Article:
January 25, 2008

Government Reports First Rise in Union Membership in 25 Years

According to the annual BLS Union Membership News Release, the number of workers belonging to unions rose for the first time in 25 years.

In 2007, the number of workers belonging to a union rose by 311,000 to
15.7 million,
the U.S. Department of Labor's Bureau of Labor Statistics
reported today.  Union members accounted for 12.1 percent of employed wage
and salary workers, essentially unchanged from 12.0 percent in 2006.
1983, the first year for which comparable union data are available, the
union membership rate was 20.1 percent.  Some highlights from the 2007
data are:

--Workers in the public sector had a union membership rate nearly five
     times that of private sector employees.

   --Education, training, and library occupations had the highest unioniz-
     ation rate among all occupations, at 37.2 percent, followed closely
     by protective service occupations at 35.2 percent.

   --Among demographic groups, the union membership rate was highest for
     black men and lowest for Hispanic women.

   --Wage and salary workers ages 45 to 54 (15.7 percent) and ages 55 to
     64 (16.1 percent) were more likely to be union members than were
     workers ages 16 to 24 (4.8 percent).

Read the entire news release HERE

January 25, 2008 in Unionization/Deunionization | Permalink | Comments (1) | TrackBack

January 11, 2008

Starbucks Anti-Union Campaign Revealed in E-Mails

From the Wall Street Journal

A series of emails by Starbucks Corp. managers sheds light on the company's efforts to thwart union organizing among its baristas.

The emails, which are part of a labor-dispute proceeding in New York and were reviewed by The Wall Street Journal, open a rare window onto the company's labor relations practices. Labor experts not involved with the case said the activity is not illegal. But the emails could prove embarrassing because they show managers using various methods to identify pro-union employees.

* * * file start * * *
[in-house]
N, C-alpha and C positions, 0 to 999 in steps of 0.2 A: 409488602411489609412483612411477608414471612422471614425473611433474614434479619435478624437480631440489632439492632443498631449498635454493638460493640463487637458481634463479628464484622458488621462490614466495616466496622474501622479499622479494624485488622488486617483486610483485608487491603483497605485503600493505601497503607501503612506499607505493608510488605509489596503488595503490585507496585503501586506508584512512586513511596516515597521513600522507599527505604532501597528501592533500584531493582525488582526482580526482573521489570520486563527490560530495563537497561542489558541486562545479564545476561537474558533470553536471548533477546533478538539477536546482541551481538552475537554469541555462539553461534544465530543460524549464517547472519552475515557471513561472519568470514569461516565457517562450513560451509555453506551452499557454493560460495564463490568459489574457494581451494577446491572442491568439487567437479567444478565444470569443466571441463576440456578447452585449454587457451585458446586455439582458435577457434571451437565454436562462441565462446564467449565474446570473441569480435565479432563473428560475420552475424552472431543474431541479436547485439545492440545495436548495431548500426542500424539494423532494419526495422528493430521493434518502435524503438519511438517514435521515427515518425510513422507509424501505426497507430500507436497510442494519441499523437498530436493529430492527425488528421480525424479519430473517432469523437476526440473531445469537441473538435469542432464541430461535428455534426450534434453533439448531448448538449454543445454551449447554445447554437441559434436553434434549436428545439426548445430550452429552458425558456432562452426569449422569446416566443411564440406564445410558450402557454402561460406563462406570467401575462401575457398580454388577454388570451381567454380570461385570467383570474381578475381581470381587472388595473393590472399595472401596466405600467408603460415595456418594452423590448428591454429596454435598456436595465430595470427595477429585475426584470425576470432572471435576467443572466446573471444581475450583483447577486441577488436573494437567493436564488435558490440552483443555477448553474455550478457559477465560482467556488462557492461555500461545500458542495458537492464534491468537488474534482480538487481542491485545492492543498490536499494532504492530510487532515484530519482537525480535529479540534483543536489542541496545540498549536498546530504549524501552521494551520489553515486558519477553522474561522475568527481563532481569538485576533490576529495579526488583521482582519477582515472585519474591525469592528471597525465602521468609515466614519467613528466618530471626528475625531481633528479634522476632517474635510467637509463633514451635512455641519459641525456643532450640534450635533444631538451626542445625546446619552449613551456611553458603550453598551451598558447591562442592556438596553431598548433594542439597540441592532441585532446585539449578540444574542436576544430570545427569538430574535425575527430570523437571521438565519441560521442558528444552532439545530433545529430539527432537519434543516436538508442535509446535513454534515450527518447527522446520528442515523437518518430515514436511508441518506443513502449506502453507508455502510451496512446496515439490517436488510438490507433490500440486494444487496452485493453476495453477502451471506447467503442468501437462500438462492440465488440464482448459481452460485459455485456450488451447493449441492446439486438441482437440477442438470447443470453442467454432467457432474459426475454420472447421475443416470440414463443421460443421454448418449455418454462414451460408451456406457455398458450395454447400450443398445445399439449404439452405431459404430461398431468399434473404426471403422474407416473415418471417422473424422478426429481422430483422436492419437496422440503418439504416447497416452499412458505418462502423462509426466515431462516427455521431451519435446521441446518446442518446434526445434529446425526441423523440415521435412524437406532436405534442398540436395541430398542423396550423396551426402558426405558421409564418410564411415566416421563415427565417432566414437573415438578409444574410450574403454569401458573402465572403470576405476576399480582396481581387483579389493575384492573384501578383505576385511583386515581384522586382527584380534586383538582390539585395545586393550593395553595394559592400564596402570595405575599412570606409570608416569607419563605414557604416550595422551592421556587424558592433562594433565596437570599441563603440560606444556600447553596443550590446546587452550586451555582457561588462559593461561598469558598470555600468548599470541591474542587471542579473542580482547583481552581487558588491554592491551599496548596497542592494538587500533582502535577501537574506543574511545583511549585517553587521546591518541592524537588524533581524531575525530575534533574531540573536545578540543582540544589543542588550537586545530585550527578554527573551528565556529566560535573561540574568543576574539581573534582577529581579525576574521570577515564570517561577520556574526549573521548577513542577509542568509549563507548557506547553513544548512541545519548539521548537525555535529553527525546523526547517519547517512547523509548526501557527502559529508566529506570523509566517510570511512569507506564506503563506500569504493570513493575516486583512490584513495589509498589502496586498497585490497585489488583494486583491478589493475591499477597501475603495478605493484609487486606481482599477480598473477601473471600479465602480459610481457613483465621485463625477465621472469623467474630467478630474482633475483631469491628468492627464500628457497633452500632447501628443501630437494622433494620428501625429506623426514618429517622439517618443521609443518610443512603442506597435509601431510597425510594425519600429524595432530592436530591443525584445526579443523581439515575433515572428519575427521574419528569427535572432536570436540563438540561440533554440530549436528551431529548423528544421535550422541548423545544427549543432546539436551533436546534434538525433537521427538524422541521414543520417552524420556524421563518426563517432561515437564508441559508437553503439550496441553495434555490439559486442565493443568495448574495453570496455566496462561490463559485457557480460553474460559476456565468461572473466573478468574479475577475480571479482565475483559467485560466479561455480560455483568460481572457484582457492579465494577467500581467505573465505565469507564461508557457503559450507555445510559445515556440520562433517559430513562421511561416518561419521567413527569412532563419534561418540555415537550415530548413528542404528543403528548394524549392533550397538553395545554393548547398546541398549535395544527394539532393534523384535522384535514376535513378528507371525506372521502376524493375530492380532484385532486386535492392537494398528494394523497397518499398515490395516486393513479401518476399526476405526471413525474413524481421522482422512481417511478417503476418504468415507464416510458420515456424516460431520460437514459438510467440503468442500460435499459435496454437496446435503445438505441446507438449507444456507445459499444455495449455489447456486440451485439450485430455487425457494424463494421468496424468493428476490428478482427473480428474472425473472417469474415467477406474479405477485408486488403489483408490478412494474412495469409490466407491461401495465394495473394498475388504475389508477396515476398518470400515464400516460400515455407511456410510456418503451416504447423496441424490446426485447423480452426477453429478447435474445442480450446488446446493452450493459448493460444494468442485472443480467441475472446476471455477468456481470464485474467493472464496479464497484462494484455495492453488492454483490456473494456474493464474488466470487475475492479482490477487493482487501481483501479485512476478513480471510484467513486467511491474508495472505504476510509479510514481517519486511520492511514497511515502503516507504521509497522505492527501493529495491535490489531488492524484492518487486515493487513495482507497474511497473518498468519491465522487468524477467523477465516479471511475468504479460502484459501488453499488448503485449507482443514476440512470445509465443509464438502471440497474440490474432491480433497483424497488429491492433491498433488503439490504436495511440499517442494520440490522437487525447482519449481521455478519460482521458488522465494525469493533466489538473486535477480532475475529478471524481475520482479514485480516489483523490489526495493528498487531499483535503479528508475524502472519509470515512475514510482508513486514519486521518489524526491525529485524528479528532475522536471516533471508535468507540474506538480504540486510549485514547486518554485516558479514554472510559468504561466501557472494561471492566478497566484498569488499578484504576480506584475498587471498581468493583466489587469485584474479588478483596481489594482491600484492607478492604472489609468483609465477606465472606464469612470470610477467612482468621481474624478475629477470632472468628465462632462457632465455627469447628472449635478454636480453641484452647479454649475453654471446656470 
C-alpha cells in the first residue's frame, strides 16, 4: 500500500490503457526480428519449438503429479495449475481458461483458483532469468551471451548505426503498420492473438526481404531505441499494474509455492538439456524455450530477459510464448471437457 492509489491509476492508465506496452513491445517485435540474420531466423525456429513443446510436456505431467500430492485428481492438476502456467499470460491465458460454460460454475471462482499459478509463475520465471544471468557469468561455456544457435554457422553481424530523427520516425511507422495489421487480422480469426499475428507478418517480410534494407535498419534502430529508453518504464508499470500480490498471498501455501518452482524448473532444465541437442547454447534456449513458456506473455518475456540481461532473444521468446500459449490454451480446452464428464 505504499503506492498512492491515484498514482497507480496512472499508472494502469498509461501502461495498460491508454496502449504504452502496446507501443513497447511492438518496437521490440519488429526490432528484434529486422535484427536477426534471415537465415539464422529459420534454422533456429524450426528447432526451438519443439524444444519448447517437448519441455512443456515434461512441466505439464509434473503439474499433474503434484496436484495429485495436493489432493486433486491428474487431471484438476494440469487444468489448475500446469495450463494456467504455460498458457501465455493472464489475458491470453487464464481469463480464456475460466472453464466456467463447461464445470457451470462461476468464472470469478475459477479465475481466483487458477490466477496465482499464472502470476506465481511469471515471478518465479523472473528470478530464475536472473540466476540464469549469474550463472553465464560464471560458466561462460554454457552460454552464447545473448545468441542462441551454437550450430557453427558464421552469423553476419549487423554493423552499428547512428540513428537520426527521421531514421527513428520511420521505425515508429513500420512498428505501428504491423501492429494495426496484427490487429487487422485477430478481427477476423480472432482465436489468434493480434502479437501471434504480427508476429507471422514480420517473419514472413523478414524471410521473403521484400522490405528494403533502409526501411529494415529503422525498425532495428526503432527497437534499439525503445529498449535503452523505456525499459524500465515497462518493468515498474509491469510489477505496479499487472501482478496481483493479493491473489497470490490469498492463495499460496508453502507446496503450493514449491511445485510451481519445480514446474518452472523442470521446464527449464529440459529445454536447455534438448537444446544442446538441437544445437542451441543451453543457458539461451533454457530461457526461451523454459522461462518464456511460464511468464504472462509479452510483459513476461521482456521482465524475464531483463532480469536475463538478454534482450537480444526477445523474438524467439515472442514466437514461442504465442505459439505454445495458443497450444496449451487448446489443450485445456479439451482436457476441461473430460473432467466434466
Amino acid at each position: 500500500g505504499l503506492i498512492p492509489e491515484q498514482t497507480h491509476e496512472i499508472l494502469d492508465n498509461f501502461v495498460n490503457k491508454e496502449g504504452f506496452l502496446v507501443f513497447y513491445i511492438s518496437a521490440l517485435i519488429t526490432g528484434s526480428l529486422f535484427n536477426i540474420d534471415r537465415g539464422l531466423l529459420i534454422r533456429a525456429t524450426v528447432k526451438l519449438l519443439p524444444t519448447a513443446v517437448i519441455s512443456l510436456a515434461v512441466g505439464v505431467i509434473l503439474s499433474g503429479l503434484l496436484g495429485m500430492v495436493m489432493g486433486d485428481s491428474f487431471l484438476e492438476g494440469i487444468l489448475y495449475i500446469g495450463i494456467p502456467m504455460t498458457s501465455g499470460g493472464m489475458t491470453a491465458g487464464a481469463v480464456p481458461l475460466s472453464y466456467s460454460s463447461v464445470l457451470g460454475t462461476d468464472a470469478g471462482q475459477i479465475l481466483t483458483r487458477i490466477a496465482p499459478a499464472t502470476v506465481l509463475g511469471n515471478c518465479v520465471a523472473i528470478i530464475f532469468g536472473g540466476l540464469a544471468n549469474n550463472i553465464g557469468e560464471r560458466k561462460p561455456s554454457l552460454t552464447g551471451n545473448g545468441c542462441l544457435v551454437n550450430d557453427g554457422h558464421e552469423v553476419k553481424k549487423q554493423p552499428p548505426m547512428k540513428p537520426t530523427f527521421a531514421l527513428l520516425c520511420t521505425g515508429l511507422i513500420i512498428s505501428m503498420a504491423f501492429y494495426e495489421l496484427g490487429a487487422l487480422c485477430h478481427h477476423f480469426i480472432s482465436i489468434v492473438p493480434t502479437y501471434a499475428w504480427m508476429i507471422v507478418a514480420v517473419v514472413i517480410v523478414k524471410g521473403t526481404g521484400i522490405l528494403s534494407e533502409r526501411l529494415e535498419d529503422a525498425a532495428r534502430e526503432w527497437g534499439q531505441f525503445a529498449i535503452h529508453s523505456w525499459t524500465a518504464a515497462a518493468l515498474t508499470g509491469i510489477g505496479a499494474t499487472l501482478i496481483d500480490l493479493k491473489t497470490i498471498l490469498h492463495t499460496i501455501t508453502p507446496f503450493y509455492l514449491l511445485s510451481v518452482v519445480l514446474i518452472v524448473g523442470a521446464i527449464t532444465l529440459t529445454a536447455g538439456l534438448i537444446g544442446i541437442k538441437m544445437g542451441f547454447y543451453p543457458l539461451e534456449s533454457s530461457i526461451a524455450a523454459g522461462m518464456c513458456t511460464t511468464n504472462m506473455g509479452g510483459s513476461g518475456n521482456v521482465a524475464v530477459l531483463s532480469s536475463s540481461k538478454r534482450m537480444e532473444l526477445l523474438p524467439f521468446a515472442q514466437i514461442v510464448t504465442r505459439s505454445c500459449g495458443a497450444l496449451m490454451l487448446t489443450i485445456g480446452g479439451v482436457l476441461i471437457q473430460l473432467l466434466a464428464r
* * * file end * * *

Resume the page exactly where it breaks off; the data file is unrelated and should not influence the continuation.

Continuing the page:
In other emails, managers discuss employee relationships to discern their union preferences. In one case, managers sought information about a Halloween party employees attended, and noted that a discussion about the union between two employees ended in part because they "were attracted to each other and this became the focus of their evening."

January 11, 2008 in Organizing, Unionization/Deunionization | Permalink | Comments (0) | TrackBack

September 10, 2007

Union Busting

Fruits of Our Labor has a good post on Union Busting:

More people than at any time in the past 35 years need unions, but aggressively anti-union tactics in the private sector have taken away or suppressed worker's rights to organize. This process has been greatly assisted by a mass media which is extremely hostile to organized labor across the board (newspapers, magazines, television, radio and movies). Finally, the linking of liberal and Democratic Party causes to organized labor has made labor's political agenda subservient to these other forces.

September 10, 2007 in Unionization/Deunionization | Permalink | Comments (0) | TrackBack

September 09, 2007

Secret History of the Free Market

This looks like it will be an interesting book/film. One thought that comes to mind is if the labor movement was also the product of a shock. I believe there is a Richard Freeman paper that touches upon that.


September 9, 2007 in Economy and Unions, Unionization/Deunionization, You Tube | Permalink | Comments (0) | TrackBack

September 05, 2007

United Auto Workers vs Toyota Round 16

There are two troubling facts about the U.S. auto industry.

1. US Auto employers' US operations have been in decline for the past 20 years resulting in plant closings and layoffs.

2. Foreign Automakers have been opening plants up in the United States at a fast pace, but the US autoworkers union has been unable to organize any of them.

As time goes on more than half of all automobiles made in the USA will be made at foreign owned auto plants by non-union workers. For the current and retired members of the UAW it is important that the union establish a presence and foothold within these foreign plants. Yesterday's NY Times featured an article suggesting that the UAW's luck may be changing for the better.

Hardly a Union Hotbed (NY Times Login Required)

September 5, 2007 in Globalization, Organizing, Unionization/Deunionization | Permalink | Comments (0) | TrackBack

September 03, 2007

Mexican Trucks On a Highway Near You

The Teamsters Union's request to halt a Bush Administration plan to allow trucks from Mexico on U.S. highways has been rejected by the 9th U.S. Circuit Court of Appeals. This move will affect both union and non-union truckers further shaking up the labor market and U.S. trucking firms. The Bush Administration's plan will also compromise border control and highway safety. I am a bit surprised there isn't more of an uproar over this.

The plan will only be in effect for a year as a test or experiment. I guess next year at some point they will tally up how many fatalities were caused by unsafe trucks from Mexico and then decide on whether or not to expand the program?

I don't know the full extent of the program i.e. how will they ensure these vehicles meet U.S. standards, what labor laws will govern these drivers etc but I will look into it.

September 3, 2007 in Current Affairs, Globalization, Immigration, Labor Markets, Outsourcing, Politics and Unions, Unionization/Deunionization | Permalink | Comments (0) | TrackBack

September 02, 2007

Happy Labor Day - Wall Street Style

It never fails.